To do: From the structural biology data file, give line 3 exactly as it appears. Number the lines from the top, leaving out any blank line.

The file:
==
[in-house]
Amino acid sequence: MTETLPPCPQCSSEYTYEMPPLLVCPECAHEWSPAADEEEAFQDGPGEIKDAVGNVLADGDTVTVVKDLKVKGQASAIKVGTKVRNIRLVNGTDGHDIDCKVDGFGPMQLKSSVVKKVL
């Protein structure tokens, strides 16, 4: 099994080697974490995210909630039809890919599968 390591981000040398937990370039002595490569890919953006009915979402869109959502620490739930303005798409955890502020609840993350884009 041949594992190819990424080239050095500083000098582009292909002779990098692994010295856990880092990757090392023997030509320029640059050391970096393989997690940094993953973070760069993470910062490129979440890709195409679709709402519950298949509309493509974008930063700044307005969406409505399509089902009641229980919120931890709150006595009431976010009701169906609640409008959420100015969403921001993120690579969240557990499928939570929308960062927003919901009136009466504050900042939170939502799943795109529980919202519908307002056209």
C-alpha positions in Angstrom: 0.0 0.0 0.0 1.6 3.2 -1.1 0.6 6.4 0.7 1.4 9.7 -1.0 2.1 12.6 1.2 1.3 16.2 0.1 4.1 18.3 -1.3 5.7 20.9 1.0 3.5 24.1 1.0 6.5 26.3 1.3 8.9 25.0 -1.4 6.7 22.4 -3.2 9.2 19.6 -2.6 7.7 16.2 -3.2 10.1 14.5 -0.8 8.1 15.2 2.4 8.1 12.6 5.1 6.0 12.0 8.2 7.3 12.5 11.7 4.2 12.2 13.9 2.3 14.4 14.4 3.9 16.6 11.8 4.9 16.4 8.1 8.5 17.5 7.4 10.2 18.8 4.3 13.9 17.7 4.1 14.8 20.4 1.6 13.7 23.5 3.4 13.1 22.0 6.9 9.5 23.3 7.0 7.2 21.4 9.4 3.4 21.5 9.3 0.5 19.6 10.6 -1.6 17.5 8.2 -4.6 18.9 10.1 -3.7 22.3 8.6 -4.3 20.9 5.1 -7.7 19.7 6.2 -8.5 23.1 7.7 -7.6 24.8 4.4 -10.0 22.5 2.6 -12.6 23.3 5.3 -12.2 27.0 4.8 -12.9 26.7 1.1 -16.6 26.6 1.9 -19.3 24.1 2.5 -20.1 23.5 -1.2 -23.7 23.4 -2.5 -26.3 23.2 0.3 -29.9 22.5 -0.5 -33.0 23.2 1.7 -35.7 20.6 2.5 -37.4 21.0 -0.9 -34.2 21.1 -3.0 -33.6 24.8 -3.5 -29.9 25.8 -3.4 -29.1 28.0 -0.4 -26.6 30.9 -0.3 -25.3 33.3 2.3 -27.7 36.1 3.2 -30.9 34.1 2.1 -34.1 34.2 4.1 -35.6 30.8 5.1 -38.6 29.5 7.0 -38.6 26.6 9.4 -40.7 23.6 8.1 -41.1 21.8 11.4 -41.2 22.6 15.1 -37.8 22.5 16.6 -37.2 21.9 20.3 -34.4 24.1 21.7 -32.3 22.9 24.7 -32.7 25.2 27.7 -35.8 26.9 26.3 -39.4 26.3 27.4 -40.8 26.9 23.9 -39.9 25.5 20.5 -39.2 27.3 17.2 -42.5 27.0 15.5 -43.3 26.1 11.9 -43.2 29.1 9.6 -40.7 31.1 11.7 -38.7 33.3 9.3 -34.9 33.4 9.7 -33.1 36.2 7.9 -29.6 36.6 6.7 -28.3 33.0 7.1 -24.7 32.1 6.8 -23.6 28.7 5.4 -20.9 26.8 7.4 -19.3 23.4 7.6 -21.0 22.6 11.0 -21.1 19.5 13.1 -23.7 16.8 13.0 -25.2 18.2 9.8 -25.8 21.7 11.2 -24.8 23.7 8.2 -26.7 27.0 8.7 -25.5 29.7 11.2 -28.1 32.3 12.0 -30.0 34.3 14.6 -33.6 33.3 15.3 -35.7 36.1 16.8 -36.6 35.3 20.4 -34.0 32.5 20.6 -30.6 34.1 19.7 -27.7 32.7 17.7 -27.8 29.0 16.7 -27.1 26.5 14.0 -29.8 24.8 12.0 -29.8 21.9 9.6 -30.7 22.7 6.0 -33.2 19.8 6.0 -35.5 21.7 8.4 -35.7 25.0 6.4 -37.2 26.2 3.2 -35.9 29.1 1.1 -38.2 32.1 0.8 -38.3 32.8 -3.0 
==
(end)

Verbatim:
């Protein structure tokens, strides 16, 4: 099994080697974490995210909630039809890919599968 390591981000040398937990370039002595490569890919953006009915979402869109959502620490739930303005798409955890502020609840993350884009 041949594992190819990424080239050095500083000098582009292909002779990098692994010295856990880092990757090392023997030509320029640059050391970096393989997690940094993953973070760069993470910062490129979440890709195409679709709402519950298949509309493509974008930063700044307005969406409505399509089902009641229980919120931890709150006595009431976010009701169906609640409008959420100015969403921001993120690579969240557990499928939570929308960062927003919901009136009466504050900042939170939502799943795109529980919202519908307002056209």